Monday, April 7, 2008
Guest hosted this week by Gavon Laessig Coat Party exudes enough vim and vigor to melt the eyes out of your sockets. This Lawrence dance-rock foursome-especially when performing live-will mash punked-up Gang of Four style rhythm, Gameboy soundtrack atmospherics and dual shout along vocals all over your face! Kyle Gowdy ...
Coat Party exudes enough vim and vigor to melt the eyes out of your sockets. This Lawrence dance-rock foursome-especially when performing live-will mash punked-up Gang of Four style rhythm, Gameboy soundtrack atmospherics and dual shout along vocals all over your face! Kyle Gowdy alternates between synths and guitar with equal disdain for your tinnitus, Nicholas Kotlinski smashes his drum kit into paste, and Alison Cain tag teams vocals with Cassie Peters. Get too close to Cain and Peters while they're whirling like dervishes and howling about shooting lasers from their fingers, and you're liable to get some inadvertent groin trauma in the vein of the prank from which Coat Party derives their name. They've released several EPs and 7 inches, are putting the finishing touches on both an upcoming single and album, and a fall tour is gestating. While Alison Cain is on sabbatical in Japan, Cassie Peters, Nicholas Kotlinski and Kyle Gowdy joined us for a very bleary-eyed conversation the morning after KU's Final Four victory.
No-fi highlights from the podcast
lawrence.com: We really appreciate you guys joining us today, especially considering it's the day after the momentous KU victory. Who else here besides me is hung over?
Cassie Peters: Everyone.
Do you approach your live shows and your studio recordings differently?
Kyle Gowdy: The only things we've ever recorded are basically our live sets. There's been no attempt to recreate anything, although they're two separate things. There's a whole visual aspect to live music that's really important for us, which might be a little bit of compensation for our studio recordings.
Nicholas Kotlinski: There's no real difference. We'll add other instruments in the studio just to layer it, but it's pretty much setting up our mikes and playing the songs as loud as possible.
Cassie: Yeah, I think the electronic sound that was the beginning of Coat Party is something we've tried to include in releases rather than recreate live. We find that people really enjoy listening to our electronic songs at home or at parties, but when we're live it's easier to engage with people-and it's more fun-to play the more rock stuff.
Kyle: Plus, I think it's bullshit to press a "Play" button and then jump around. If we were to play our electronic stuff, there's no way to recreate it. I don't have four synthesizers. It's all on a computer and there's no way for me to play it live. It would be a total sham.
Nicholas: Which you've done.
Kyle: We'll call that "DJ-ing."
When last I saw you guys, you were playing at the Jackpot Saloon in the crowd rather than on stage. Is that something you generally aim for, or is it just easier to set up your gear on the floor?
Nicholas: It's awesome. Luckily the people at the Jackpot have been really nice and let us do whatever we want so far as setting up.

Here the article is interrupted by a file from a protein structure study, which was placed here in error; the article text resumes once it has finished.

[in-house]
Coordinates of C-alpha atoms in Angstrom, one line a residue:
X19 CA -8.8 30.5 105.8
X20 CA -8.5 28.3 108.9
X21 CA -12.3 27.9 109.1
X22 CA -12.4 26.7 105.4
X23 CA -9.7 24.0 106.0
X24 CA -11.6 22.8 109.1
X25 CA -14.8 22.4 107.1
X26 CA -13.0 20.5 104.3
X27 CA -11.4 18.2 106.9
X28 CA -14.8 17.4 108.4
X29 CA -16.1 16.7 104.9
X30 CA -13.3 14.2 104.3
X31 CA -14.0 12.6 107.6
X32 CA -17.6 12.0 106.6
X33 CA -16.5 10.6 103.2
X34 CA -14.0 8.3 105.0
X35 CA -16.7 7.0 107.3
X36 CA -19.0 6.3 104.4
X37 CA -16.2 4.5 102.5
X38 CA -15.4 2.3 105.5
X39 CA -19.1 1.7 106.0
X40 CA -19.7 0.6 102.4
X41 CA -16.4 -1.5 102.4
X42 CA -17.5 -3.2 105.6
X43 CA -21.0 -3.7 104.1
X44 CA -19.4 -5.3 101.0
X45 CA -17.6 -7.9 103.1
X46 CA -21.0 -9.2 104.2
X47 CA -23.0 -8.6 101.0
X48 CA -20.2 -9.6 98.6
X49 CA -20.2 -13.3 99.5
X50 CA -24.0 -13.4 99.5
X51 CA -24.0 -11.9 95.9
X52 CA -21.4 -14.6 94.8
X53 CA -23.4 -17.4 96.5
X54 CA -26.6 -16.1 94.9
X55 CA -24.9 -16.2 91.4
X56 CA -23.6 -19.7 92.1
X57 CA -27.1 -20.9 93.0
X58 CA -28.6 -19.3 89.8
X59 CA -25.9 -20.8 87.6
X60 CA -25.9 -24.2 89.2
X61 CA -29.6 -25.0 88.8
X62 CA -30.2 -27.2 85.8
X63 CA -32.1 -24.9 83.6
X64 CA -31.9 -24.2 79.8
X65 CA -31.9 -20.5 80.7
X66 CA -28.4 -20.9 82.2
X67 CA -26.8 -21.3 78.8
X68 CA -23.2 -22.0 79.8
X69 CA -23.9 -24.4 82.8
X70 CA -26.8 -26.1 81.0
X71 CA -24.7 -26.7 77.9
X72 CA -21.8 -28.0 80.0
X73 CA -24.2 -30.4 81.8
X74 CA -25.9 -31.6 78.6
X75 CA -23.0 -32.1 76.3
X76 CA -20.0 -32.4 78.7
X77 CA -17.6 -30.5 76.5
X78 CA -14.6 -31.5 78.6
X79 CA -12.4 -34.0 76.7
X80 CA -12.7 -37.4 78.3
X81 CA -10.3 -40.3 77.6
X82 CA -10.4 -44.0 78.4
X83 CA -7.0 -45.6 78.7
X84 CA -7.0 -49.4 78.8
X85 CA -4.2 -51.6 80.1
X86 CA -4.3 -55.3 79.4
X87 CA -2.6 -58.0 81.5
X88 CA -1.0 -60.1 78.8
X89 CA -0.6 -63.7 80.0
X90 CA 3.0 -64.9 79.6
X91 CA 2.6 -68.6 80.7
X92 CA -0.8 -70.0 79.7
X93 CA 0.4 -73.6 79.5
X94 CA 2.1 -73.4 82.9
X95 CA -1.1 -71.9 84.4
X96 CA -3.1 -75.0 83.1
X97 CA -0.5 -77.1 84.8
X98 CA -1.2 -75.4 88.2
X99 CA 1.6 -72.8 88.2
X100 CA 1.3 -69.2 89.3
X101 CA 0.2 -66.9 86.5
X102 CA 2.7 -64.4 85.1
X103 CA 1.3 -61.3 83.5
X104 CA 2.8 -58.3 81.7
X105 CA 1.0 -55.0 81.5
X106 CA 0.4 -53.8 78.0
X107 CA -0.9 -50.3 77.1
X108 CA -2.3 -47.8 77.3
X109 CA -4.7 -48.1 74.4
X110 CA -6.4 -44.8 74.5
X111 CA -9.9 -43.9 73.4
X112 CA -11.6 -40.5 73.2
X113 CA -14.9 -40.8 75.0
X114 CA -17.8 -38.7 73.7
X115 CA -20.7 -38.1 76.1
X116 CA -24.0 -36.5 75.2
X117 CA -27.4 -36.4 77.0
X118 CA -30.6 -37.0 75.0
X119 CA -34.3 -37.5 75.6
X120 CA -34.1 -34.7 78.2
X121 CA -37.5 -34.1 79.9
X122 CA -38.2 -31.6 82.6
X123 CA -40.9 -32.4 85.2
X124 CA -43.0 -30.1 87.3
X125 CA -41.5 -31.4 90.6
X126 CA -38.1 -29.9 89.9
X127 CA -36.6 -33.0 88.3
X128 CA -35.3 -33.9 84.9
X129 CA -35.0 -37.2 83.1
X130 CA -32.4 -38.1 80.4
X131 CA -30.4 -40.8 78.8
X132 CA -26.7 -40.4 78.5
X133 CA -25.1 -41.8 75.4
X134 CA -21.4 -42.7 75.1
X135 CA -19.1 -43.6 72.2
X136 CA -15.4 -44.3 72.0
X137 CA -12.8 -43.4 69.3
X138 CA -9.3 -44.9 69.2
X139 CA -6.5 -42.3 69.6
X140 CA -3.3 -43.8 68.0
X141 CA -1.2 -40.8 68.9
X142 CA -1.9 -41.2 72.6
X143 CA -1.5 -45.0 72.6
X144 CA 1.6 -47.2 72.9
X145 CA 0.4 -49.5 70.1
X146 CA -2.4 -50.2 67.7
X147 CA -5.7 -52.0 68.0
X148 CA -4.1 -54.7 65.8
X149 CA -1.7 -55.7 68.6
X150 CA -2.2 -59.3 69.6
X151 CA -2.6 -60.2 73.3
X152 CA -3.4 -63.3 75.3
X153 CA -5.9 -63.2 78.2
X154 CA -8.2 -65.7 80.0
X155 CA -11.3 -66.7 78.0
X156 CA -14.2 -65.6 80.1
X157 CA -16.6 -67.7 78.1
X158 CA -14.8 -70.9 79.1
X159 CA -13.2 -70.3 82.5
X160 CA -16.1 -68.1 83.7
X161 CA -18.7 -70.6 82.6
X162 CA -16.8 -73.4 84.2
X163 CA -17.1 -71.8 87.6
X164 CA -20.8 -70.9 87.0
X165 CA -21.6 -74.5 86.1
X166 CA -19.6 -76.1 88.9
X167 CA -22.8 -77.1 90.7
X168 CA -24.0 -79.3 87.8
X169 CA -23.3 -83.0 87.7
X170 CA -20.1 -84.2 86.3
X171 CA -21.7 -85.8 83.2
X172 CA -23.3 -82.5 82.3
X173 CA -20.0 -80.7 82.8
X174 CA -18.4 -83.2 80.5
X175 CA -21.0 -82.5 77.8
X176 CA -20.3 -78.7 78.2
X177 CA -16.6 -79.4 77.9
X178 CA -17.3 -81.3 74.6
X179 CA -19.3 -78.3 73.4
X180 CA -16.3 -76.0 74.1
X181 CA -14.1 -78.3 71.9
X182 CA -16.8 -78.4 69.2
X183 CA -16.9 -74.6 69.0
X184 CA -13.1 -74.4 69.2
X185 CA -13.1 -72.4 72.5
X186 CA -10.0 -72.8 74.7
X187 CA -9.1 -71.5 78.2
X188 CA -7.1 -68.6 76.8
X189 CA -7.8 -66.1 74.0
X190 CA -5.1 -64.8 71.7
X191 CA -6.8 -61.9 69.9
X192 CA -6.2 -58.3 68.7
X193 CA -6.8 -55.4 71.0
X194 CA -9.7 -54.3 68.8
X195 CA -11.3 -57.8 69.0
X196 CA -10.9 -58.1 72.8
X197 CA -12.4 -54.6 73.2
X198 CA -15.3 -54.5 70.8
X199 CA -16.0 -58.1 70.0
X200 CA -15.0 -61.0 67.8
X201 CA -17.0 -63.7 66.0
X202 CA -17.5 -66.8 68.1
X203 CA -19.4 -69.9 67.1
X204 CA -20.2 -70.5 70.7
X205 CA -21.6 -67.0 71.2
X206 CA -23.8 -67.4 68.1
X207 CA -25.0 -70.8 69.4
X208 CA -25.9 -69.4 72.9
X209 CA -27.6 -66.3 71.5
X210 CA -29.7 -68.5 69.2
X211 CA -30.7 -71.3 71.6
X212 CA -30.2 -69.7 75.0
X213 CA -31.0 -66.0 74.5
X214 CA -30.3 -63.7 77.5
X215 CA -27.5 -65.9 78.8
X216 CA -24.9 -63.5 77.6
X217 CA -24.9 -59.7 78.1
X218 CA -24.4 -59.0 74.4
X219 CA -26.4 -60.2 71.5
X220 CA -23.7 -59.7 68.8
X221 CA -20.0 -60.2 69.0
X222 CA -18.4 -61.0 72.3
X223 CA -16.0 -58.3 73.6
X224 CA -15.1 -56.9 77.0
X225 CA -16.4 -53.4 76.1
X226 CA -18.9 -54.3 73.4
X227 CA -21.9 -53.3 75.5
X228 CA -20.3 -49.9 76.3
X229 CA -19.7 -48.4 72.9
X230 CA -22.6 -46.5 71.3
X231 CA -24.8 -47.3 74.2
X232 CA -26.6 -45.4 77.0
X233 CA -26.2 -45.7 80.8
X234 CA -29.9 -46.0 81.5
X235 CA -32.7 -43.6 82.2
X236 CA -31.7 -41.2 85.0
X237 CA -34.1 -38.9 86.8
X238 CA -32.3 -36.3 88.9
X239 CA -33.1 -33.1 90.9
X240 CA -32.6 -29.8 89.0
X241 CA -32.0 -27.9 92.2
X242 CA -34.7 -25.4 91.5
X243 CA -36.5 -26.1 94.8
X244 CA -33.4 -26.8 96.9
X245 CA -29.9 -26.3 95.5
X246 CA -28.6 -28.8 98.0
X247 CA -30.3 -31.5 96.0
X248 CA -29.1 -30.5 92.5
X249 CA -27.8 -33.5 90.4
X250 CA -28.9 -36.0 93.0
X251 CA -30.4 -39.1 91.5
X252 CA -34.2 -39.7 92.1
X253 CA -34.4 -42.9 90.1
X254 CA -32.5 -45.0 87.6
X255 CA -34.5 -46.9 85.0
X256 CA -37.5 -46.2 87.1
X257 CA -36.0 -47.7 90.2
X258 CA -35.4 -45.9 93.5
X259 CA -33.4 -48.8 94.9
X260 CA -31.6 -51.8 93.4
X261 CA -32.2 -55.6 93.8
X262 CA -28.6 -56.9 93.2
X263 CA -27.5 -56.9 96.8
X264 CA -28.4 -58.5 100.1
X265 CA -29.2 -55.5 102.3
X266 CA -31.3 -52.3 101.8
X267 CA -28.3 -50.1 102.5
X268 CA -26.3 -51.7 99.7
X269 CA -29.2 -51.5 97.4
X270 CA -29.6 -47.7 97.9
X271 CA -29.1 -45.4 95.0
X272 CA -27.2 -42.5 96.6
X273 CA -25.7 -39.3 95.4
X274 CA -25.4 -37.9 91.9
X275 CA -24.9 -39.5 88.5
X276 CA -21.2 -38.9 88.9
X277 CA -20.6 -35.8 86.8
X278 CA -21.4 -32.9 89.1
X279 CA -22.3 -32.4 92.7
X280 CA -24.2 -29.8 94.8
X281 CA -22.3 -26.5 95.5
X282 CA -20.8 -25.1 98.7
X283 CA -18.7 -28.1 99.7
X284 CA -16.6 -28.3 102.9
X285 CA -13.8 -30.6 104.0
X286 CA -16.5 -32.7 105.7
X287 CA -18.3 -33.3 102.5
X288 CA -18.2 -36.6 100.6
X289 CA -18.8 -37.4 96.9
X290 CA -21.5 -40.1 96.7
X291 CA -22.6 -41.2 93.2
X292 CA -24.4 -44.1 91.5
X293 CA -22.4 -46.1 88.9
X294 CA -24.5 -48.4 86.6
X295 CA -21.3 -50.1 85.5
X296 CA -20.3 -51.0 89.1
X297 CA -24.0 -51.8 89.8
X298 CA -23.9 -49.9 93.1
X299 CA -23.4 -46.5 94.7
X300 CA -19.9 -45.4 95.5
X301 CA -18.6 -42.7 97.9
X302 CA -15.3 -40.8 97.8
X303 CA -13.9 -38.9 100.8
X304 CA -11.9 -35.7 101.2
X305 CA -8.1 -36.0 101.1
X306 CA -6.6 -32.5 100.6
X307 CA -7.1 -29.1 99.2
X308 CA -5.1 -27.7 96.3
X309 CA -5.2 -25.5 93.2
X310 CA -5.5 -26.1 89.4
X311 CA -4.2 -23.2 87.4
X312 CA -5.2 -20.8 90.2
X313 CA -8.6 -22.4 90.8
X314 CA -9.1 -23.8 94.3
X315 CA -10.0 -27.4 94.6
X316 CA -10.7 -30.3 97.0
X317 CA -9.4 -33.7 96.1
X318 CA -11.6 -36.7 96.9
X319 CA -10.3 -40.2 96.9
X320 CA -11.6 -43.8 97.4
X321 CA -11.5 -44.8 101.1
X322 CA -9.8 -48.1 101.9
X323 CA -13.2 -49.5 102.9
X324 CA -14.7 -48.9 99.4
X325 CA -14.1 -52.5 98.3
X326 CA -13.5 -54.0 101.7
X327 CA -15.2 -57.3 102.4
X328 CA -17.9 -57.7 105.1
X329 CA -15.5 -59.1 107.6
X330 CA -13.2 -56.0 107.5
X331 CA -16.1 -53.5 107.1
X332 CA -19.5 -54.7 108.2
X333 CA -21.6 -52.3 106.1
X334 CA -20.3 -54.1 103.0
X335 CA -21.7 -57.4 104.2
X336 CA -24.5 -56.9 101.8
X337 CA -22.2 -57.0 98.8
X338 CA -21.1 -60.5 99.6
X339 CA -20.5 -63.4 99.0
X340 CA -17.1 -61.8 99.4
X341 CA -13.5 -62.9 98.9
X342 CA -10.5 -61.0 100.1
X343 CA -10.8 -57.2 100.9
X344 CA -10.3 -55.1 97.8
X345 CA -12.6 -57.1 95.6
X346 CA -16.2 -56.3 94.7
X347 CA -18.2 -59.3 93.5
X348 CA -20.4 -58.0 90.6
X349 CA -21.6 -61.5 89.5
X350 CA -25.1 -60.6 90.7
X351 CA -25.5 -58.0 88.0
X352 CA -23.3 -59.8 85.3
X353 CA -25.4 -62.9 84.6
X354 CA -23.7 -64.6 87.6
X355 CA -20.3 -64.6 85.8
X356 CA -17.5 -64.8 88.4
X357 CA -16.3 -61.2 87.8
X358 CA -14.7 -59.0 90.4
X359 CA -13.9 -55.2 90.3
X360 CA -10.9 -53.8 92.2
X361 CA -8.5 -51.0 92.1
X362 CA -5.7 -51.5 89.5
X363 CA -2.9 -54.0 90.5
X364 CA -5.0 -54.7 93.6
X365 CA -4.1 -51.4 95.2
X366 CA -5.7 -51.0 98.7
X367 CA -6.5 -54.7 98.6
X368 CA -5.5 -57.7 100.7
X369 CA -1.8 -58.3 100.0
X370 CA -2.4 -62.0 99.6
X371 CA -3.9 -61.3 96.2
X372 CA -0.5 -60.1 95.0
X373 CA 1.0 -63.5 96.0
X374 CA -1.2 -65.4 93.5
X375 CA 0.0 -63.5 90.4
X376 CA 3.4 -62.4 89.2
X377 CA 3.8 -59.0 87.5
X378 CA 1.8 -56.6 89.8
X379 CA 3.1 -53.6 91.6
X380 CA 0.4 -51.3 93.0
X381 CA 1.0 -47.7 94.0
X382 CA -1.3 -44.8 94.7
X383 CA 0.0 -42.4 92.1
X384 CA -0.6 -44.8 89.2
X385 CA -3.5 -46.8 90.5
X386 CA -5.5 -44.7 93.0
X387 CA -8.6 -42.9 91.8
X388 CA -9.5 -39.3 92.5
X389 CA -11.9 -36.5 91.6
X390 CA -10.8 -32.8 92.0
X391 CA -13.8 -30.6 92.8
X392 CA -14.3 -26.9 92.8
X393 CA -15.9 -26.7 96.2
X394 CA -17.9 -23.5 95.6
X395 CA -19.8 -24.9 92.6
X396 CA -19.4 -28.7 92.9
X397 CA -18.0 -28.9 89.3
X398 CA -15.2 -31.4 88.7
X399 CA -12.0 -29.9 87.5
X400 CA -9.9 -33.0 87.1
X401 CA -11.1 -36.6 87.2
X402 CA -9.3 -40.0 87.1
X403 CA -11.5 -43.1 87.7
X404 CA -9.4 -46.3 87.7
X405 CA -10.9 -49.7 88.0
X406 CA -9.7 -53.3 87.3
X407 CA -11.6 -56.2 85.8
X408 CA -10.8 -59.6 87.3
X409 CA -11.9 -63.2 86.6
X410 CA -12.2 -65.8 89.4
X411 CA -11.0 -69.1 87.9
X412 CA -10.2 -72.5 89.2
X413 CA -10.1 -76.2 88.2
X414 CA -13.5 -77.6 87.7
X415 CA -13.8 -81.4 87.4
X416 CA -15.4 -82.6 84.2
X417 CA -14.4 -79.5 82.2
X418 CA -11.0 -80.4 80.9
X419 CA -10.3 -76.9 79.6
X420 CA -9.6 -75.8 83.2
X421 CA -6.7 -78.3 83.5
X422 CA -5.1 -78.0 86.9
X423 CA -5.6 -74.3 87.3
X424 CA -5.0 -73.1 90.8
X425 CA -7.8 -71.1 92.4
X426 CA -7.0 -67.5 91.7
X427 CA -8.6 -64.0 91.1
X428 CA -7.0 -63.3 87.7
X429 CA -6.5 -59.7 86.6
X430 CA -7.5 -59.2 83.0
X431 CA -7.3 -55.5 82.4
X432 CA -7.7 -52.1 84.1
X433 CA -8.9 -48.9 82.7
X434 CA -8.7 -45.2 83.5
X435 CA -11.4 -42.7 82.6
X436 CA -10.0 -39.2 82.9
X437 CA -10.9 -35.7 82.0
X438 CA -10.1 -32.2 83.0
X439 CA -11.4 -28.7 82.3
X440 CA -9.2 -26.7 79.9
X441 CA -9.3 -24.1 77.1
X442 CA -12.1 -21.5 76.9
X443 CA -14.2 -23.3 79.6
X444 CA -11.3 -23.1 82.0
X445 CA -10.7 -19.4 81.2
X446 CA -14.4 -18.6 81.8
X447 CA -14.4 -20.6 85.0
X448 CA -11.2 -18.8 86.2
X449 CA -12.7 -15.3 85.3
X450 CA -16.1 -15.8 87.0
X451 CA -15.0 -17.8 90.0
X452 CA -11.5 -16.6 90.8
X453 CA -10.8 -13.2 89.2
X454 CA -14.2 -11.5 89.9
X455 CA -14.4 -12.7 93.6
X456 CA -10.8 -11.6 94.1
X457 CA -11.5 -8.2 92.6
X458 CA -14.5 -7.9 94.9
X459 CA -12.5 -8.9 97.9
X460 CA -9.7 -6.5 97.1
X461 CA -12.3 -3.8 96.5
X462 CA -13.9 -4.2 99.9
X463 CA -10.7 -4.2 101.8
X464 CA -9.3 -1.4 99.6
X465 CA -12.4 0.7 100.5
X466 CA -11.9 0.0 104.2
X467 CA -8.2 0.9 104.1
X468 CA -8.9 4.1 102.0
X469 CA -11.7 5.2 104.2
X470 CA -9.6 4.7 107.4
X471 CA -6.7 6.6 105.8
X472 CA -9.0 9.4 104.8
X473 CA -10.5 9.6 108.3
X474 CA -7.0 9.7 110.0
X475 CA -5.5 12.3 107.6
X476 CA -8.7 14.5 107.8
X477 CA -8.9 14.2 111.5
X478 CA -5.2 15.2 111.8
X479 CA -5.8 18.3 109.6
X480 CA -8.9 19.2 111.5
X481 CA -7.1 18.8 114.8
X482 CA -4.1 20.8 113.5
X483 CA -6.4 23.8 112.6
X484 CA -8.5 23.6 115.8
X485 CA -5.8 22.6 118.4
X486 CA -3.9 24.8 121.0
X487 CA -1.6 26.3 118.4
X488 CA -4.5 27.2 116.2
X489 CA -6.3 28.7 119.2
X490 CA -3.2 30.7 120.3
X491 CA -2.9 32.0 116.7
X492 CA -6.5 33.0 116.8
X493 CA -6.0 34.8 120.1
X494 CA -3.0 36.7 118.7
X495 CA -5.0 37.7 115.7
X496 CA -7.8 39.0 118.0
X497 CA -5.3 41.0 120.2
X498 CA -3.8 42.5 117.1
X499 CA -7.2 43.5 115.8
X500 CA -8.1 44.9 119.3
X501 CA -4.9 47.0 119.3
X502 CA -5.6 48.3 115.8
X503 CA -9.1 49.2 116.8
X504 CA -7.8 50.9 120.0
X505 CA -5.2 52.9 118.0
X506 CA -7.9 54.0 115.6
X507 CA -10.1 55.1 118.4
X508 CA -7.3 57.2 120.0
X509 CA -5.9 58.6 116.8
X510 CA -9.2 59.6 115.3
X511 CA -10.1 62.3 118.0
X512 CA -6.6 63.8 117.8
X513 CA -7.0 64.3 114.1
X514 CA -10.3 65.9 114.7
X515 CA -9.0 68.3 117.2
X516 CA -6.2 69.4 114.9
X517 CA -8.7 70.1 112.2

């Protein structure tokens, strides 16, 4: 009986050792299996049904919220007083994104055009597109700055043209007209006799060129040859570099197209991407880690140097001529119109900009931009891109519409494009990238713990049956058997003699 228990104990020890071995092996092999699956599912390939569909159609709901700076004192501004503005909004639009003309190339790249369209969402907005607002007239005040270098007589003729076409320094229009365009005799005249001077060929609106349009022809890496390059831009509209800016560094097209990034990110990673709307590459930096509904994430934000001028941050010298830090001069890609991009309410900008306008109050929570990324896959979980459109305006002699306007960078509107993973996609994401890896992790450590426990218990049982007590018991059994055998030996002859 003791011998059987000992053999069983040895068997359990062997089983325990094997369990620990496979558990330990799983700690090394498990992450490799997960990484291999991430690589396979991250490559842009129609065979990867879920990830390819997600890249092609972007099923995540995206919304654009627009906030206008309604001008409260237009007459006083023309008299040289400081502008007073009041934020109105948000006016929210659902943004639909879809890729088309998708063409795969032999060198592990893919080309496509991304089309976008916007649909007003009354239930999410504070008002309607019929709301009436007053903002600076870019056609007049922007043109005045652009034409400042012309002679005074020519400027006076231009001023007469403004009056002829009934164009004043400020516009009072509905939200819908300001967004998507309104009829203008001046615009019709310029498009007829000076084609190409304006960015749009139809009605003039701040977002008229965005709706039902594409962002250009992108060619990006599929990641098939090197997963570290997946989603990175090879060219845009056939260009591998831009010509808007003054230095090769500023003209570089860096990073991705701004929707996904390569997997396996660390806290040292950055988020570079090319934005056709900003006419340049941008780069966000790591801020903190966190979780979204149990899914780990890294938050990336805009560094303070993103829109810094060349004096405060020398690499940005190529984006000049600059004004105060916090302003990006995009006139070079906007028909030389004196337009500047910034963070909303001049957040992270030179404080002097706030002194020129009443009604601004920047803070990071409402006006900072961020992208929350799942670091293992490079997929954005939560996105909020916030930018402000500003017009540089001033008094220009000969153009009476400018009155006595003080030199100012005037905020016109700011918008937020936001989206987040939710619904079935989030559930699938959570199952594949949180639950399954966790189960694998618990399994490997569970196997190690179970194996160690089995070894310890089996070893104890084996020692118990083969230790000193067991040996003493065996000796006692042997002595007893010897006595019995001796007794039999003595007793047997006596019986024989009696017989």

Kyle: Yeah, it's cool. It makes it a lot more fun for us. We're also probably the least complain-y band that exists. Whatever the sound guys tells us to do, we'll do it. It takes a little bit of extra work to play down there because they have to throw cables down on the floor. I think that playing on the floor is really important for the crowd aspect. It's just more energy-and you can touch the people, which is weird.
Is there ever a fear-especially for you and Alison, Cassie-that while you're ping pong-ing off of one another in the crowd that you'll collide with the audience, or that they'll f*ck up your equipment?
Cassie: It's happened before. Sometimes it's pleasant and really fun knowing that you might get injured. It's worth the risk. I'd say it's more fun to have people possibly injuring one another than standing so far away.
Kyle: We played a house show in Kansas City, and I think my amps got unplugged four times.
Nicholas: That's the best example. And at the same party, some kid who was causing trouble knocked Alison over into the drums. She landed on the cymbal.
Kyle: Yeah, that guy is an asshole. He has a big fro and wears a stupid scarf. He goes to the Art Institute and is a total dick. If you see him, flip him off...
Cassie: He's injured me at shows just by being larger than me and falling over on me a lot.
How did you guys come together as a band?
Nicholas: Kyle started out making really dorky songs on his computer. They were really good, but they were self-recorded with computer beats and guitar. Then he added Alison on vocals. We had been in a band previously without instruments, it was all electronic, but then we started playing drums and bass. We just wanted to start a simple band.
Kyle: We wanted to do dance-punk, like "Let's make a party band! Do a disco beat and get the bass line goin'!" Then Cassie came in on vocals later and that was a good addition, too.
Is there a mission statement for Coat Party?
Nicholas: I wish we had a cool mission statement.
Kyle: "Coat Party is going to burn your f*cking house down." That's it.
Brad Shanks of Blood on the Wall said that you guys never smile when you perform. Is that scurrilous trash talk?
Nicholas: He's making us sound hard.
Cassie: I never thought of it before.
Kyle: That's totally not trash talk. The fact that Alison and Cassie do not smile is pretty f*cking awesome. It's like Pat Benatar-have you ever seen Pat Benatar smile? Exactly. Maybe The Bangles smile, but f*ck The Bangles.